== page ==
Interesting question, since "architectural colum" is not a category that can be scheduled. One solution is to open the architectural column family and change its category. For example if you change it to "casework", then, in the project, you could create a schedule of casewor elements, filtered, to show only your architectural columns. The schedule will give you the quantity. In regards to the volume, you need to create a calculated value in the schedule: "volume", to multiply width * depth * height.
you can calculate quantity of Architectual column by multi category schedule.
For Material take off you can use multi category material take off.
You may require to do some sorting/filtering to reach desired result (to remove all other elements and to keep only architectural column) in those schedule and material take off.
That's true. It can be scheduled by multi-category schedule. The good news is that the category can remain the same, to obtain the quantity of columns. The bad news is that the width, depth, and height parameters will not be listed in that kind of schedule, to obtain the volume, and those parameters will need to be created. Therefore, there are 2 choices of solution. It depends on the circumstances, which method suits the needs better.
This may be a daft question, but why would you model with architectural columns if they can't be used beyond architectural documentation?
Isn't it better to use columns which can then be sent onwards to the engineer or used in quantity-takeoff? Or isn't it better to wait for the engineer to finish their model then import that information (which is accurate ) into your model?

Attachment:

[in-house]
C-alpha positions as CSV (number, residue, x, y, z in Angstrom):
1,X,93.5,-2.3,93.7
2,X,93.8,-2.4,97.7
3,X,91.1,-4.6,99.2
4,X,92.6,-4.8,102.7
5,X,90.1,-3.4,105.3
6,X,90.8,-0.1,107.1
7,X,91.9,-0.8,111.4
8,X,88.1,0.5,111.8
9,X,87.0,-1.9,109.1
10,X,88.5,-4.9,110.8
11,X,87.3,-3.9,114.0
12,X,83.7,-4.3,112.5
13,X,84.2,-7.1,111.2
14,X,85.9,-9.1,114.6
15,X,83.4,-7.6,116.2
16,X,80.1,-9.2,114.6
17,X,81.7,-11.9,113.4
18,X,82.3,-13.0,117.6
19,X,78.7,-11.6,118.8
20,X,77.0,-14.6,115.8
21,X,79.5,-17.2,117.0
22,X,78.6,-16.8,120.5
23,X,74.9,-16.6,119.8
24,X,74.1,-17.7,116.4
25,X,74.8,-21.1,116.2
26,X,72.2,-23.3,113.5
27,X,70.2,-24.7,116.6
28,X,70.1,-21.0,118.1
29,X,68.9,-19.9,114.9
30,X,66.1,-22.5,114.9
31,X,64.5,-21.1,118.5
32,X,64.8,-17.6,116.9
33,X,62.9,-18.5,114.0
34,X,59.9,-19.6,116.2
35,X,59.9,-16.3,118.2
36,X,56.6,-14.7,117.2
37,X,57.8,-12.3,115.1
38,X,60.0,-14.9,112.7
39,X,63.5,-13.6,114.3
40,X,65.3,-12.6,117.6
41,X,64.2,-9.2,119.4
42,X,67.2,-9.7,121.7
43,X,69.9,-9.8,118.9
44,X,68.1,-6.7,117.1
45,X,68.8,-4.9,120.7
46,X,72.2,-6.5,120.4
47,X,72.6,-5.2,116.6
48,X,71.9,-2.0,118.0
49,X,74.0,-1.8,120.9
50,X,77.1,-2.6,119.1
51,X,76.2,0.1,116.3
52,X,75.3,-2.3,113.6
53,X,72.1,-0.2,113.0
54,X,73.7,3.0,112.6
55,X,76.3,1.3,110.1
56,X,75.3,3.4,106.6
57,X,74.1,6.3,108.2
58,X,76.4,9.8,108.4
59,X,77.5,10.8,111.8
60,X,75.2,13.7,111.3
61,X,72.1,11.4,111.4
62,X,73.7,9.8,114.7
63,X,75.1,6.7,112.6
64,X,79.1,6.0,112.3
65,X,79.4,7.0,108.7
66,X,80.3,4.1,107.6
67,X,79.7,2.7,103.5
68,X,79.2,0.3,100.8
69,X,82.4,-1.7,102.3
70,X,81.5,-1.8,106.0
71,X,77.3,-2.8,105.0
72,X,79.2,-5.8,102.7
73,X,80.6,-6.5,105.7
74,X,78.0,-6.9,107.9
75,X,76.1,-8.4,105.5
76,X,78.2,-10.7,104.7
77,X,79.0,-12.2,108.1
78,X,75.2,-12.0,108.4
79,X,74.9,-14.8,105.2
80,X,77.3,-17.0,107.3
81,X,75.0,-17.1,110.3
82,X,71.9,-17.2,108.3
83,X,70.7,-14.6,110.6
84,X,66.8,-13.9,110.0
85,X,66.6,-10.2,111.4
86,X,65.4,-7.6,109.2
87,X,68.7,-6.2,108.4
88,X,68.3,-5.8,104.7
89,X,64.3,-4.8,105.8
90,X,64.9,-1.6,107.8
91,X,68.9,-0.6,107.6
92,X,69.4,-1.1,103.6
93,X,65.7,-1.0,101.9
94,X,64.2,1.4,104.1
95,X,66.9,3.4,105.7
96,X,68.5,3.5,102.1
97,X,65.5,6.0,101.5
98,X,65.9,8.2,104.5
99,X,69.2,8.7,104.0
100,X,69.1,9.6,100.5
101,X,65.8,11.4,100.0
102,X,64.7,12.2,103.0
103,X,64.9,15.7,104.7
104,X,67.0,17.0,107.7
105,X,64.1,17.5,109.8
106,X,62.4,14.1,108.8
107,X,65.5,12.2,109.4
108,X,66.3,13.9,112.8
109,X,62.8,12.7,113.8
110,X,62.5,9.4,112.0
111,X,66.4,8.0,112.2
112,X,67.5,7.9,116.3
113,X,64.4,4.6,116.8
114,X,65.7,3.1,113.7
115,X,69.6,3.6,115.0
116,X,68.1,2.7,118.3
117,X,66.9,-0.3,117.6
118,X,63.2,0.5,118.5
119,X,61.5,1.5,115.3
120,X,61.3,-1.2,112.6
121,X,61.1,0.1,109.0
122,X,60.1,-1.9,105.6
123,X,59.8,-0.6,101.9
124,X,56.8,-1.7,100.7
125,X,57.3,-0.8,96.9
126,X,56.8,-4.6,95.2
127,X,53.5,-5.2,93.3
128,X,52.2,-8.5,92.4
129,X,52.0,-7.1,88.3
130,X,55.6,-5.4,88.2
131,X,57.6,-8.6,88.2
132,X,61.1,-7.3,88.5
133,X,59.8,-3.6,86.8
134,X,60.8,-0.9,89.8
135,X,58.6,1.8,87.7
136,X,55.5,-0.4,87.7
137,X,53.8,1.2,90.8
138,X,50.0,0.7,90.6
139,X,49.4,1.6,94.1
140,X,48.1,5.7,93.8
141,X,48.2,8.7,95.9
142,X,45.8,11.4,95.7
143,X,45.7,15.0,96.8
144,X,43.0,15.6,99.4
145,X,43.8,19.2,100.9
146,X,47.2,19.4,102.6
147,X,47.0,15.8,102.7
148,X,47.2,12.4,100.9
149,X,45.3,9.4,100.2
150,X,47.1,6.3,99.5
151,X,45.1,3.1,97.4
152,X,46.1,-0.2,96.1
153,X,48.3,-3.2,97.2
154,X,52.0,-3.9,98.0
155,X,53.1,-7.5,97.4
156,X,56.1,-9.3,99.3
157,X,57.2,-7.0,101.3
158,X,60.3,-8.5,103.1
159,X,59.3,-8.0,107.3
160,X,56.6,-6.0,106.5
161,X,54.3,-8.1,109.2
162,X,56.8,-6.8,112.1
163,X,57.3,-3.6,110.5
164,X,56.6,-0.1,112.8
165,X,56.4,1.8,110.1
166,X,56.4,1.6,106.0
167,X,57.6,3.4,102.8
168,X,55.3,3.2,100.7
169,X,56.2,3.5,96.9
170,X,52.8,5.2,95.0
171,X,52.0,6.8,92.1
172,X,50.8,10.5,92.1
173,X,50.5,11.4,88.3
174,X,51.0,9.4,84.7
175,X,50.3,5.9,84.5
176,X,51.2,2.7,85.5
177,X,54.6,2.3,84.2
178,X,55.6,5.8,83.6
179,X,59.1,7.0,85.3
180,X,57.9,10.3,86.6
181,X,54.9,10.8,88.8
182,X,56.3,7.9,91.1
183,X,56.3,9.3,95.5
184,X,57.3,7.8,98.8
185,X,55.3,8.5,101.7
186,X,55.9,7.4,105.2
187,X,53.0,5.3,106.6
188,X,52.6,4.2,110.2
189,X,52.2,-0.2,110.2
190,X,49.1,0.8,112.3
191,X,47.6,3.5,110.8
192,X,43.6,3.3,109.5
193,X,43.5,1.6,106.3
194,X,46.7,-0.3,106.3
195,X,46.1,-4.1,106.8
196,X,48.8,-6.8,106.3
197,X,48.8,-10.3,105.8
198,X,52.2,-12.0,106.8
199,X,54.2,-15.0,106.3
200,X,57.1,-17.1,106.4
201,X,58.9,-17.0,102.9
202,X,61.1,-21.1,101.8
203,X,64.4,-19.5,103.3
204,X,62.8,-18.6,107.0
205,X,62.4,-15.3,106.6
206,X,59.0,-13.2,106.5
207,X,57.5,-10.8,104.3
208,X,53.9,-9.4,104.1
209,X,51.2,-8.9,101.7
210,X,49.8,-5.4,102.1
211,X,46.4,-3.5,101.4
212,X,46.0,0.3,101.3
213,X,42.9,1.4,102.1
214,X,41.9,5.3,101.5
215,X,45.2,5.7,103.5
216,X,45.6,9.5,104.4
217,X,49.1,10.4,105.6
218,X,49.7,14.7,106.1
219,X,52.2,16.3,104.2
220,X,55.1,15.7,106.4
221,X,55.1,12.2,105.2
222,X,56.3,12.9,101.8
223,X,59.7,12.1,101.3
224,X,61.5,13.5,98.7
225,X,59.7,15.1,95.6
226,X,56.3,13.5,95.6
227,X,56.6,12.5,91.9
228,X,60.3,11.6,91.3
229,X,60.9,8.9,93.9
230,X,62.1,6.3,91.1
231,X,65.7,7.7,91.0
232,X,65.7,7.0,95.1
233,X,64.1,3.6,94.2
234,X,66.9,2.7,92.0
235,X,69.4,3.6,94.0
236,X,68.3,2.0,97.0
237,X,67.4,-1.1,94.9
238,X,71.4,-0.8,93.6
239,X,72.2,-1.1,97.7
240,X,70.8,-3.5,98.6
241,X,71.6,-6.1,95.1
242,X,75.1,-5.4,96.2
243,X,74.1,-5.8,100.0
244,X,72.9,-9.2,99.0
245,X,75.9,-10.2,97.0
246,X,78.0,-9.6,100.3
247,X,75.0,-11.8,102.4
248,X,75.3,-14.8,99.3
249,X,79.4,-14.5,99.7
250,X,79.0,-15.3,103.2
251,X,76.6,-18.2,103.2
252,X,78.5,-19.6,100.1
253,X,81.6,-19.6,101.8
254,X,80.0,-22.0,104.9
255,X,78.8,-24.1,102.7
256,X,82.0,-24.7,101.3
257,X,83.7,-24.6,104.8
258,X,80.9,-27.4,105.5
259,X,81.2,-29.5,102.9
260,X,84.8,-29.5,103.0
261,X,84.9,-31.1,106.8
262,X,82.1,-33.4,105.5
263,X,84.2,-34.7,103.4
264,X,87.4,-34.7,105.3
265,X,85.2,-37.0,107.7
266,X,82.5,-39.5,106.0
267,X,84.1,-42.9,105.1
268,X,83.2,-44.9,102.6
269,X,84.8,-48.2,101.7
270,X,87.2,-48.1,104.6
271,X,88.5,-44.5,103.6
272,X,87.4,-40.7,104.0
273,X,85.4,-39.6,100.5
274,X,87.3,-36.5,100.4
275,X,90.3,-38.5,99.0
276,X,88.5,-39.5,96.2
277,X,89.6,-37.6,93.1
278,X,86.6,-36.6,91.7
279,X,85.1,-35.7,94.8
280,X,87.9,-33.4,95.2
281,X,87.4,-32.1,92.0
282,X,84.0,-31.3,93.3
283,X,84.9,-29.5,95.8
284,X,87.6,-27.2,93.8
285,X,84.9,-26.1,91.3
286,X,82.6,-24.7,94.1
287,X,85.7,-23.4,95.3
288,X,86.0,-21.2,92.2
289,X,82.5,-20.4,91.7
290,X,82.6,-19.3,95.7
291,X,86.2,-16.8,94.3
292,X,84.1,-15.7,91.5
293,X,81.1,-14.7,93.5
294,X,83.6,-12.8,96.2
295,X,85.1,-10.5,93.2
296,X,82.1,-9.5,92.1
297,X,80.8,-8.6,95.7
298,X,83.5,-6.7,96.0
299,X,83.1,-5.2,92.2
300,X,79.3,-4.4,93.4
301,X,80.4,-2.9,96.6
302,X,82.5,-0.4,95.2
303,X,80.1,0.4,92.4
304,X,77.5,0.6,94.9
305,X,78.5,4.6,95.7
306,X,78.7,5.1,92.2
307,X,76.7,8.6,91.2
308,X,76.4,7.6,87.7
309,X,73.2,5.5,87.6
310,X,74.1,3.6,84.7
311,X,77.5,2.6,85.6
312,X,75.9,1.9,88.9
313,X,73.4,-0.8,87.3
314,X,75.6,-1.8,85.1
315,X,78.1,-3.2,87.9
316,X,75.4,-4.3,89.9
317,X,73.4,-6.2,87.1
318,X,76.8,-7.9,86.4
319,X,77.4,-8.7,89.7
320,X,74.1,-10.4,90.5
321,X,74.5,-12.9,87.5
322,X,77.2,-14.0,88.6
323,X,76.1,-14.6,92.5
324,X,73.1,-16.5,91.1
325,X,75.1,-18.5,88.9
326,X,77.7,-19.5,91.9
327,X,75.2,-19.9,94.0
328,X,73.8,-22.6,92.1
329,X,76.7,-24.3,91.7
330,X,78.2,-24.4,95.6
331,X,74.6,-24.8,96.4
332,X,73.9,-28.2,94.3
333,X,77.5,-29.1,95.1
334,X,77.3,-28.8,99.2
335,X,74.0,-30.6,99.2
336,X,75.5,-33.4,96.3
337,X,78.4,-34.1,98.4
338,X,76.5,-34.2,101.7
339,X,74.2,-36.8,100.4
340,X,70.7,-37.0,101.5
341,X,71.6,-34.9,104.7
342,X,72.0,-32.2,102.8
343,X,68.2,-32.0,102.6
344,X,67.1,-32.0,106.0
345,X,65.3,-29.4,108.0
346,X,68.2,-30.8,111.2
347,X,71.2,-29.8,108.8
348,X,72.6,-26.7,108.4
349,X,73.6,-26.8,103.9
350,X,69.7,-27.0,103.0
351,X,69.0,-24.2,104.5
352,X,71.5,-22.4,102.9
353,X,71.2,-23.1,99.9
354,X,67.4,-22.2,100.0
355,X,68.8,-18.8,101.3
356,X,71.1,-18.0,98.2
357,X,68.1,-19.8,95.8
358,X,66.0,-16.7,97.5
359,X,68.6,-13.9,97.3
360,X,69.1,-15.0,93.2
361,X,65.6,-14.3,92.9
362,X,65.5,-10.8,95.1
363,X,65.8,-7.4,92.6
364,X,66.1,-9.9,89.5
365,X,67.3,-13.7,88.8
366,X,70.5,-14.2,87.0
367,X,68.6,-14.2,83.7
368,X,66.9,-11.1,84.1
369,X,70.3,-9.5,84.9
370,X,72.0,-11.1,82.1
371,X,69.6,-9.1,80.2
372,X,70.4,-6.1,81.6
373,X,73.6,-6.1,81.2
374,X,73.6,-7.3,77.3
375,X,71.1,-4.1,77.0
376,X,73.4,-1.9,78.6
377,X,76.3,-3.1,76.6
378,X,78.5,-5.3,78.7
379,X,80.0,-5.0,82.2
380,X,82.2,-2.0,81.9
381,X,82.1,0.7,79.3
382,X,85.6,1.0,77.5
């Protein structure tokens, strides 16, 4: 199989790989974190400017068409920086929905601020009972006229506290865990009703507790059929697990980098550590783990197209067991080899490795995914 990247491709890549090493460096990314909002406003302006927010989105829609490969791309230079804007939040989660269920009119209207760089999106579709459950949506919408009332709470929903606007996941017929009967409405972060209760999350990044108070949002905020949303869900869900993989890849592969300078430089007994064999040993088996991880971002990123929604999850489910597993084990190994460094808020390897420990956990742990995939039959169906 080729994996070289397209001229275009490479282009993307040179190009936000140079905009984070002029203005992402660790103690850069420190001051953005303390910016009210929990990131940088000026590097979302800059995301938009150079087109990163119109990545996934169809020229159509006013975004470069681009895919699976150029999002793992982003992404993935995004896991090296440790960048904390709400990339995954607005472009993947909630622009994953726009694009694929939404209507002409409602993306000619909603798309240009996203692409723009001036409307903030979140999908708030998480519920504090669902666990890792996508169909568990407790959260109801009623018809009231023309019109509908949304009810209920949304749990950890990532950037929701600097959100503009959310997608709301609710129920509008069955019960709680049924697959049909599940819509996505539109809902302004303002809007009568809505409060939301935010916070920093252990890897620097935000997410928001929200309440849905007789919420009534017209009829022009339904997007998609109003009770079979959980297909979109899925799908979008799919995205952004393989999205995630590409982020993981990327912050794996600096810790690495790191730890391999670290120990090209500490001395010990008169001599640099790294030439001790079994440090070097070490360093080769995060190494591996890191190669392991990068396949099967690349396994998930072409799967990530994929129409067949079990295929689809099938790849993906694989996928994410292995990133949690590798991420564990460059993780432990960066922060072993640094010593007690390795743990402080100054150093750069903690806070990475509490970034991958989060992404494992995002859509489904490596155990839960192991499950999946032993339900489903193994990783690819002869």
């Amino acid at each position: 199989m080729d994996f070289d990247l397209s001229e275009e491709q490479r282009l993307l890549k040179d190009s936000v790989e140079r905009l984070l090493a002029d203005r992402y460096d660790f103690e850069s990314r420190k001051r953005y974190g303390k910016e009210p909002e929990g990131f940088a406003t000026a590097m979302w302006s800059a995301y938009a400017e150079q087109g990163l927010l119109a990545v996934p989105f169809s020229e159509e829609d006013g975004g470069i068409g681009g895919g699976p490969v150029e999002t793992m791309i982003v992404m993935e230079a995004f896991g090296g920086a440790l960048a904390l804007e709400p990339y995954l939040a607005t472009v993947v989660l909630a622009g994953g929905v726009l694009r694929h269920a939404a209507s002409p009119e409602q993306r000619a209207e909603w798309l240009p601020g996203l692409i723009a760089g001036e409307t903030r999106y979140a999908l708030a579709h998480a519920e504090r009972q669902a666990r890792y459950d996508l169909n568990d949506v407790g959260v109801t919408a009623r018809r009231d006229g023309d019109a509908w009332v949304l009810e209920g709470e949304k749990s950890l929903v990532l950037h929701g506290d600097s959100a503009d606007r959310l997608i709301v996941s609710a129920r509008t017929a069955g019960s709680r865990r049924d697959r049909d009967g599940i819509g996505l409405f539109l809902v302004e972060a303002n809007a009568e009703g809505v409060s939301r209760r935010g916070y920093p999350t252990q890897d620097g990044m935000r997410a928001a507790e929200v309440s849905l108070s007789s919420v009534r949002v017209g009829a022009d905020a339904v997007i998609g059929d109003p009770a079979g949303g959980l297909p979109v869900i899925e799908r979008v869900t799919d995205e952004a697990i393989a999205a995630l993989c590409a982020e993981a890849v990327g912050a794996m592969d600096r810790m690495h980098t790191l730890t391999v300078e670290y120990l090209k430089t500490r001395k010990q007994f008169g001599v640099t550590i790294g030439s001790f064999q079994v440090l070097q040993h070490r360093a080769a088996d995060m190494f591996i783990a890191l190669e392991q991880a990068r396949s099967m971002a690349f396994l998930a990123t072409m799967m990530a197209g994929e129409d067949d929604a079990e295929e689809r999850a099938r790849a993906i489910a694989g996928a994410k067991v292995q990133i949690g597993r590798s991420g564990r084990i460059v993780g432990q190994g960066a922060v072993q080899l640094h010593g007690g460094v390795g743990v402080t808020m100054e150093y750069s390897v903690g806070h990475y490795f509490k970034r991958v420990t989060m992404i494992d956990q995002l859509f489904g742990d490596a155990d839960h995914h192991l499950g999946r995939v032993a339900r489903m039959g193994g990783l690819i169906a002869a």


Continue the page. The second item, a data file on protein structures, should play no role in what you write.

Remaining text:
I realise that architectural models have special material properties but I just wonder if that's a high price to pay for not allowing information to flow between consultants (unless I'm mistaken!)
different project, different offices works differently. some has everything under one roof, others may have scattered designers in different offices.
so it all depends on the way the project is being designed.
..sorry - I'm also lashmail but I just found my 'old' Autodesk login.
I suspect that Revits intention or product development direction is that architectural column should be regarded as 'non-structural' in which case it wouldn't feature in an information exchange with the structural engineer and would only be counted per unit.
The OP asked a good question, in that it highlights perhaps, what would be better practice - ie an object that can't be quantified but needs to be, is just maybe, the wrong object to use. Better to use a standard column (?) which has a much wider life beyond the immediate use (ie the information can then be passed on) - and then use work-arounds to make it work in your immediate documentation (ie achieving material matching with the wall that it connects too etc)
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